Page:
There were so many interesting points to extrapolate from the race section, however it started off with a bang discussing the issues involving incarceration and young black men. The reality that the justice system has long held a skewed practice of punishment for this particular group is troubling, and the fact that continues is even more troubling. Yes, there is progress. Progress is made everyday. But the idea that possible punishment could be used as a deterrent for crimes committed by an 8 year old is ludicrous.
I am not surprised that Florida is one of the 13 states that still do not have a minimum age to be tried as an adult. Having lived there for a short time, I can attest to how there is no state quite like Florida. Both in the people, but how troubled and divided the state’s policies seem at times. I would never support trying a child for a crime, homicide or not. That is not to say that a person cannot be re-tried when they become an adult, but they should never be put in a traditional adult prison. Children should not be subjected to the extremes of the adult prison system. The impacts of time spent in prison can have serious lasting impacts, and do little more than perpetuate violence.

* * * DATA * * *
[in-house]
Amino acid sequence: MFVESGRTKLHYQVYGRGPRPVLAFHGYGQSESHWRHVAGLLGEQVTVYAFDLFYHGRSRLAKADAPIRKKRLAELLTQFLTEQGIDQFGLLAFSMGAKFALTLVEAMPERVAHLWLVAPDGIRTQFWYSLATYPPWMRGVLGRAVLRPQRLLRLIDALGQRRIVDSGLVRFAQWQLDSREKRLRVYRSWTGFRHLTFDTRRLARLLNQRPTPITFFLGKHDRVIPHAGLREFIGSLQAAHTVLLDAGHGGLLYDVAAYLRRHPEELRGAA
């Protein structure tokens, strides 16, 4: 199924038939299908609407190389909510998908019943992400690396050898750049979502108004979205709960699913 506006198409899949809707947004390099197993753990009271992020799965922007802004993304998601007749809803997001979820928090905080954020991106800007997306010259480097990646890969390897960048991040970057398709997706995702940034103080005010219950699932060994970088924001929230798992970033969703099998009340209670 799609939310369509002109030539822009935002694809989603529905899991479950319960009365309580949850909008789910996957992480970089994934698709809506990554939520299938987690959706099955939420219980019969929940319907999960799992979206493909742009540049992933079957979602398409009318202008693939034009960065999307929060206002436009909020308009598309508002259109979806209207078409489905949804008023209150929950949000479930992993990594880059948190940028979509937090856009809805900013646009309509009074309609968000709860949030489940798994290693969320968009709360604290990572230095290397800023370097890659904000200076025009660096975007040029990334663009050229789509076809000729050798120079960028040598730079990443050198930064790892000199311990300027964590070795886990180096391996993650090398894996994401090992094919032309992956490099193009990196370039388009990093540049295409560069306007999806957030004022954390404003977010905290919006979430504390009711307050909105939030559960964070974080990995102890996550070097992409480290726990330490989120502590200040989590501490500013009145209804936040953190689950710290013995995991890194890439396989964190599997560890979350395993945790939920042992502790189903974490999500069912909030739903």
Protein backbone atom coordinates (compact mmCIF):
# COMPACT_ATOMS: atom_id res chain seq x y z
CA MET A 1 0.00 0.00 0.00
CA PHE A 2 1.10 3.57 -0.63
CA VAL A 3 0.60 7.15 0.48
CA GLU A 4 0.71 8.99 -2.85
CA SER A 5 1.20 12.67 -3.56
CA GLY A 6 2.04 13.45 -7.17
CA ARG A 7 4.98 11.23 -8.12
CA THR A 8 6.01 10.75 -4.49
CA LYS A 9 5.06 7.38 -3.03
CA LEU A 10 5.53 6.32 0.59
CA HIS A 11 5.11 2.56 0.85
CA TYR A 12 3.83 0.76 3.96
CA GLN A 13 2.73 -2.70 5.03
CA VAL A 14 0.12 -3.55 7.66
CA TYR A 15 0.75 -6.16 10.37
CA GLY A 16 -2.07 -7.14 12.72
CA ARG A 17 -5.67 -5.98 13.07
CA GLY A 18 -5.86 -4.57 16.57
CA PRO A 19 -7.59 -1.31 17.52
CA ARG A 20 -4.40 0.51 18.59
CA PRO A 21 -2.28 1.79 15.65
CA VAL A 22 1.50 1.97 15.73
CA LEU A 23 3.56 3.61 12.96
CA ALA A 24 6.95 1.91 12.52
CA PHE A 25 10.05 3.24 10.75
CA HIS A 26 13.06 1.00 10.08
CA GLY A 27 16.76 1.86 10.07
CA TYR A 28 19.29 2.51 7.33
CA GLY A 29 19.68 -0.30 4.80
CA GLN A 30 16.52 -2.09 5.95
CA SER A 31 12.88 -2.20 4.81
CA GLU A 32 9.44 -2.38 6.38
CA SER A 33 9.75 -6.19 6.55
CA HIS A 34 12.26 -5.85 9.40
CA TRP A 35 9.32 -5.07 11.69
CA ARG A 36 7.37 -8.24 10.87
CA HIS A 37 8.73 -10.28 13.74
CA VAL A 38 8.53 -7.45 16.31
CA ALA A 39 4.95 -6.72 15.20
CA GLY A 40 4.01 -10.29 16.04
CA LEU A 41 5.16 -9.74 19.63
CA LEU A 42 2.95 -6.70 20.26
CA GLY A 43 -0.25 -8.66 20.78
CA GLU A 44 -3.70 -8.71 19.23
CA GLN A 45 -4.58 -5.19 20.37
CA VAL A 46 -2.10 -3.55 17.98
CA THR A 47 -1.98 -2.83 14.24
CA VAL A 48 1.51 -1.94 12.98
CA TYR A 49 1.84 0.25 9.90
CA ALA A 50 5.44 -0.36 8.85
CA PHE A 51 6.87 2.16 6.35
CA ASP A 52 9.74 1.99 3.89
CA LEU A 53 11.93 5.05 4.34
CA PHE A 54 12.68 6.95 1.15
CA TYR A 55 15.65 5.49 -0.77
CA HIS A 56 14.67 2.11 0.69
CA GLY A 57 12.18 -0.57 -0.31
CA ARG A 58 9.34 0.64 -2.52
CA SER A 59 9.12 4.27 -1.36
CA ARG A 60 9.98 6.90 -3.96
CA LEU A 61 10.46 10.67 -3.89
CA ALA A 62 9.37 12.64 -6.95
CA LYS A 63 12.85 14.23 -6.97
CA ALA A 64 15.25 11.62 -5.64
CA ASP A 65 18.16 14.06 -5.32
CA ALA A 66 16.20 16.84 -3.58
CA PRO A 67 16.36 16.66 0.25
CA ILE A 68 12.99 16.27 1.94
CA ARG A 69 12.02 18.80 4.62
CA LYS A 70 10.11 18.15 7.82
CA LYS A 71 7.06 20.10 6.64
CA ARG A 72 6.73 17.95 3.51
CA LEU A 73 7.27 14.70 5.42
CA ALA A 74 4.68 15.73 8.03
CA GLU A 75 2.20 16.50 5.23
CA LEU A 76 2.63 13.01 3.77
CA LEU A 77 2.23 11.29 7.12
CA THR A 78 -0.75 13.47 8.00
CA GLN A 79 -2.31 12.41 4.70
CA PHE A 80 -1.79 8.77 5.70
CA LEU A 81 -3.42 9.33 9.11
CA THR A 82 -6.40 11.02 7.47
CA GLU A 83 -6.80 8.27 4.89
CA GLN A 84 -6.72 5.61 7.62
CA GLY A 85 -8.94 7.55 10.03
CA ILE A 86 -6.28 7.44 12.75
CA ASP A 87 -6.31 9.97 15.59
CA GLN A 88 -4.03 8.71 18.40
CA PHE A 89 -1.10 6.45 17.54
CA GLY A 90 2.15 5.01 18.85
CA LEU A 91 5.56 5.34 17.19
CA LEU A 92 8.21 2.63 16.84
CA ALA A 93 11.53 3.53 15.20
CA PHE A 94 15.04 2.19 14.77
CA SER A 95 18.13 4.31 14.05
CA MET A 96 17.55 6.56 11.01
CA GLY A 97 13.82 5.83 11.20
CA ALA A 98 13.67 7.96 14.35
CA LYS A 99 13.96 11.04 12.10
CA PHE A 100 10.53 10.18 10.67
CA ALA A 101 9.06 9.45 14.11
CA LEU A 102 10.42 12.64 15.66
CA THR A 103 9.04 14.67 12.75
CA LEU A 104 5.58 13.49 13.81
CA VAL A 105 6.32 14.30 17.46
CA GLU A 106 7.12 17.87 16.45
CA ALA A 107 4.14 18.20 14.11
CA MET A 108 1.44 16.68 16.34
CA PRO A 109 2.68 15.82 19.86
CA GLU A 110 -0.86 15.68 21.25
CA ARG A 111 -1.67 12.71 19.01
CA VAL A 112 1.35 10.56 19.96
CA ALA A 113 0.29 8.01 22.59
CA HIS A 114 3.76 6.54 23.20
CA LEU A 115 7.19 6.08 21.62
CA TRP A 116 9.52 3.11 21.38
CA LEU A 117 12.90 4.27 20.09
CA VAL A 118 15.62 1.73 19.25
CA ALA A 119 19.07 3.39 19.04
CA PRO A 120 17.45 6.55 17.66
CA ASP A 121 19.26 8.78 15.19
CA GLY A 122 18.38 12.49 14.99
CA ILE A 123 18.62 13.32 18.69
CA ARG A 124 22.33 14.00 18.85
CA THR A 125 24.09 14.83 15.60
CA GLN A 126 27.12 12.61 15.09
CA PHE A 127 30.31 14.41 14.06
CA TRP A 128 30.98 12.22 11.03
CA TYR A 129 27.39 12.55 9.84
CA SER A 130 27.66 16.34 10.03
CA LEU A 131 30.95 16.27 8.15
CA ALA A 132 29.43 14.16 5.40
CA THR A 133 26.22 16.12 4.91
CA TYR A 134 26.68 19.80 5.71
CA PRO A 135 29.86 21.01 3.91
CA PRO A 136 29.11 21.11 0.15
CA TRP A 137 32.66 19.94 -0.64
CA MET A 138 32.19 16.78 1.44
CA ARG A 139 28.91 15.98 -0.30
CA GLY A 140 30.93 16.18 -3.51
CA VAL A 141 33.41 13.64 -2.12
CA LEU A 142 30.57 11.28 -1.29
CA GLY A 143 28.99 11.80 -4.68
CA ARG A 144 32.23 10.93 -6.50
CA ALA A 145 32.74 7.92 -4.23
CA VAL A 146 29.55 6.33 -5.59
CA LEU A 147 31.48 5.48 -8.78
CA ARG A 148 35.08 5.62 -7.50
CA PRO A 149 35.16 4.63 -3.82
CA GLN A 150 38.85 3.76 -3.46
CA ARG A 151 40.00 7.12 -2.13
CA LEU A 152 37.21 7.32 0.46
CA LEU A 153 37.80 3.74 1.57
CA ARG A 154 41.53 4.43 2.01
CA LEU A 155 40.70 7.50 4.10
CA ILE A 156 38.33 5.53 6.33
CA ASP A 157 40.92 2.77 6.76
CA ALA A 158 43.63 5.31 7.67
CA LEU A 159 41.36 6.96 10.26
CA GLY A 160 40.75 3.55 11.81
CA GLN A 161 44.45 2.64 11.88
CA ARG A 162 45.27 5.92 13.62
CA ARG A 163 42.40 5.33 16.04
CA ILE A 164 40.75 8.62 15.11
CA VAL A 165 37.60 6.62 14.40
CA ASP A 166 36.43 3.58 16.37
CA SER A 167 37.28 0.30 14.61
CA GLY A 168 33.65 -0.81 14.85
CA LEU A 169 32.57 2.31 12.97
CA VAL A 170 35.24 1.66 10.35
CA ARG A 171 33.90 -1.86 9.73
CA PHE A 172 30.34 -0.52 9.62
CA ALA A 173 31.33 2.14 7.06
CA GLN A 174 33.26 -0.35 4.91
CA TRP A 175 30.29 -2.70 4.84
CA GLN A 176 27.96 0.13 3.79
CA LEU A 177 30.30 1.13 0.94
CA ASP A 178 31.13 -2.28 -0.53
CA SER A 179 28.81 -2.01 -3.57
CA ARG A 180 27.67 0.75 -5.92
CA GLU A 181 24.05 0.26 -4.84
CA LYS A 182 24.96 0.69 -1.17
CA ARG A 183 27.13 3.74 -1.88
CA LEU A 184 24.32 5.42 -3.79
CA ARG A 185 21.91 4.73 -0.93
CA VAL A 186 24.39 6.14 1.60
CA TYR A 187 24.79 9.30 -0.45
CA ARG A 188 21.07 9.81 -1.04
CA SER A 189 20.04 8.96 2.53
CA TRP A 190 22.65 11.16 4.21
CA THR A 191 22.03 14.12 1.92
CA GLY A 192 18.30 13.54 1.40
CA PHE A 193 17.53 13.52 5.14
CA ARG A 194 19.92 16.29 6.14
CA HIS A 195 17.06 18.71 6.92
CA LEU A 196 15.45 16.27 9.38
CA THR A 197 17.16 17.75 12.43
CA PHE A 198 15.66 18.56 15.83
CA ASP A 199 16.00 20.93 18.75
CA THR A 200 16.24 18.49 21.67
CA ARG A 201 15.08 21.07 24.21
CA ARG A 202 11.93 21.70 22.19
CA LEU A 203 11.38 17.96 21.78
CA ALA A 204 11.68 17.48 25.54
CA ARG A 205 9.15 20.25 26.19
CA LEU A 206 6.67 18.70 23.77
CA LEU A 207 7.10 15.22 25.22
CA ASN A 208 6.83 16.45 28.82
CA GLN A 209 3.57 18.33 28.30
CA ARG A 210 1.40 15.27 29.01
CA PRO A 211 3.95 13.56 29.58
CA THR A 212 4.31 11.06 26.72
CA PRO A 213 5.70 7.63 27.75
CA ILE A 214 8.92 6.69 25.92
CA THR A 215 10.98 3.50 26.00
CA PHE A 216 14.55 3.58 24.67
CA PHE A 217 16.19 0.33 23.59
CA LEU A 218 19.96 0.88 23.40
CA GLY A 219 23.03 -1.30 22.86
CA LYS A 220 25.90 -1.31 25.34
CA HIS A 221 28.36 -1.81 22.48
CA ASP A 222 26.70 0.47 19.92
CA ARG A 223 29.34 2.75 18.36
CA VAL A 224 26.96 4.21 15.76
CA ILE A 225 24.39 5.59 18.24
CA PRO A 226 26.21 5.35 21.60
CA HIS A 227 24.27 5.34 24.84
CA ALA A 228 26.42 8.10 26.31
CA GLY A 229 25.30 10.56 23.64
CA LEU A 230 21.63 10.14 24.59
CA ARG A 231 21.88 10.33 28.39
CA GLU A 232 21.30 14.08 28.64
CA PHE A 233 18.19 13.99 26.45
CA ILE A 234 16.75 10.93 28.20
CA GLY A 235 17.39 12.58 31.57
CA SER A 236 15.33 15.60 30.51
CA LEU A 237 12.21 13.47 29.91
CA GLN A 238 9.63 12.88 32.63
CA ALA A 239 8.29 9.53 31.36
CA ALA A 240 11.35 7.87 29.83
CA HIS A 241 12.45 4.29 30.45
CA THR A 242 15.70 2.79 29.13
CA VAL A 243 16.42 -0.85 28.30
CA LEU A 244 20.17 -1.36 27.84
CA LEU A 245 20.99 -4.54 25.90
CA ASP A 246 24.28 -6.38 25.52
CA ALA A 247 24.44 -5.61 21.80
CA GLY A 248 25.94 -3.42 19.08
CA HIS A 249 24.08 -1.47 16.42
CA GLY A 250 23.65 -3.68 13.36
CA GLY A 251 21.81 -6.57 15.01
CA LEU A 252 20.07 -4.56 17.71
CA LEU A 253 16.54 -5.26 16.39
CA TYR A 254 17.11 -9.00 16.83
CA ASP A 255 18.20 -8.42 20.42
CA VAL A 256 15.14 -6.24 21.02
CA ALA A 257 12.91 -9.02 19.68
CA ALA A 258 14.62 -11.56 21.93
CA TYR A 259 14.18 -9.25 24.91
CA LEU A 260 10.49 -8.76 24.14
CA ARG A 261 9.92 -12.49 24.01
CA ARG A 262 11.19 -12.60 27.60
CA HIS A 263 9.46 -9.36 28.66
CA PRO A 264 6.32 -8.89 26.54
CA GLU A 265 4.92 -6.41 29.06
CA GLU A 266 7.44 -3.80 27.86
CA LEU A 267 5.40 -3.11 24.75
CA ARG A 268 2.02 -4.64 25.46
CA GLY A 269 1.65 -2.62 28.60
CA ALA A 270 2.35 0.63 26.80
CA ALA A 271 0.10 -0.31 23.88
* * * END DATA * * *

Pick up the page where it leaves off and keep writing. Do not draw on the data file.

The discussion of the “Hidden Figure” author, and women involved was refreshing. When I worked in the inner city I saw how much a positive role model impacted our students’ lives. Not many students were drawn to me right away, but female mentors, or mentors of color were often lightning rods for students. To have such a public example of strong positive role models can, and will have, an immediate impact on young people. As I stated in the gender readings, that is critically important for young people to have.
There are many perspectives to consider when it comes to the issue of racism. Currently, there are powerful movements that have reignited the civil rights movement. BLM has united communities, and highlighted the impact and breadth police brutality among other important messages. When it comes to defining racism, however, I feel things can become complicated. In the Facebook clip, one commenter was told he could not define racism because of his race. I believe that racism is a human problem, not a specific community’s issue. Every group is capable of inflicting and suffering racist acts or tendencies. Isn’t being able to be a victim of racism give you the ability to say what is, and is not racism to you? It seems as if telling someone that they cannot define racism because they are white, is to say that they don’t understand its impacts, or what it is like to be discriminated against. If we are to truly begin to understand each other, and walk a mile in other people’s shoes, I don’t believe this is a good start.
While I agree with the fact that I will never fully understand the challenges of being a woman, or a person of color, I can attest to what it feels like to be mistrusted because of your skin color, or to be made to feel like an outsider by others because of my upbringing. There are a litany of other impacts racism has that I cannot say impact me, but I believe that every person can be racist, and every person can be the victim of racism.